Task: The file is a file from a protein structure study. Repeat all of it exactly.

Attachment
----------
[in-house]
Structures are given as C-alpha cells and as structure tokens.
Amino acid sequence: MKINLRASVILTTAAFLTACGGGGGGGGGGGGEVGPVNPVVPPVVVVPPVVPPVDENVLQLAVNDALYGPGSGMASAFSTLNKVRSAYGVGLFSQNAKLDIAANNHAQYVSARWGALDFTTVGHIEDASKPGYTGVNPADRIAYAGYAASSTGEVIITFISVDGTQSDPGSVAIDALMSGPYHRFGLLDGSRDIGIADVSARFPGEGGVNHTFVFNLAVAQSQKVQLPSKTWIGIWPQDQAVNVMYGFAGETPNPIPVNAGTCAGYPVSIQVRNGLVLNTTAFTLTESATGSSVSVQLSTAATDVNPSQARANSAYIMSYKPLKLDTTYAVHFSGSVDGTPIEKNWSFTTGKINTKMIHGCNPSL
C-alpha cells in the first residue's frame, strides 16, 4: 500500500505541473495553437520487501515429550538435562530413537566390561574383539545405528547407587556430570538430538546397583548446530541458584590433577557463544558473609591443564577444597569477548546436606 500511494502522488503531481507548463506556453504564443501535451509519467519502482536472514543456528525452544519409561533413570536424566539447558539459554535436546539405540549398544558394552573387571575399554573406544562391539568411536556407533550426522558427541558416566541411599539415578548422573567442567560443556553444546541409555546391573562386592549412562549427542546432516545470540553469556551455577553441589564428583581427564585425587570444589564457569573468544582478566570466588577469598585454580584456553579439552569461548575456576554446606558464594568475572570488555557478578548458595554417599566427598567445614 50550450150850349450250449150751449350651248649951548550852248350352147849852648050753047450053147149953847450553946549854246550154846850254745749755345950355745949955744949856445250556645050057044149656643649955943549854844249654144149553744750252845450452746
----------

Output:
[in-house]
Structures are given as C-alpha cells and as structure tokens.
Amino acid sequence: MKINLRASVILTTAAFLTACGGGGGGGGGGGGEVGPVNPVVPPVVVVPPVVPPVDENVLQLAVNDALYGPGSGMASAFSTLNKVRSAYGVGLFSQNAKLDIAANNHAQYVSARWGALDFTTVGHIEDASKPGYTGVNPADRIAYAGYAASSTGEVIITFISVDGTQSDPGSVAIDALMSGPYHRFGLLDGSRDIGIADVSARFPGEGGVNHTFVFNLAVAQSQKVQLPSKTWIGIWPQDQAVNVMYGFAGETPNPIPVNAGTCAGYPVSIQVRNGLVLNTTAFTLTESATGSSVSVQLSTAATDVNPSQARANSAYIMSYKPLKLDTTYAVHFSGSVDGTPIEKNWSFTTGKINTKMIHGCNPSL
C-alpha cells in the first residue's frame, strides 16, 4: 500500500505541473495553437520487501515429550538435562530413537566390561574383539545405528547407587556430570538430538546397583548446530541458584590433577557463544558473609591443564577444597569477548546436606 500511494502522488503531481507548463506556453504564443501535451509519467519502482536472514543456528525452544519409561533413570536424566539447558539459554535436546539405540549398544558394552573387571575399554573406544562391539568411536556407533550426522558427541558416566541411599539415578548422573567442567560443556553444546541409555546391573562386592549412562549427542546432516545470540553469556551455577553441589564428583581427564585425587570444589564457569573468544582478566570466588577469598585454580584456553579439552569461548575456576554446606558464594568475572570488555557478578548458595554417599566427598567445614 50550450150850349450250449150751449350651248649951548550852248350352147849852648050753047450053147149953847450553946549854246550154846850254745749755345950355745949955744949856445250556645050057044149656643649955943549854844249654144149553744750252845450452746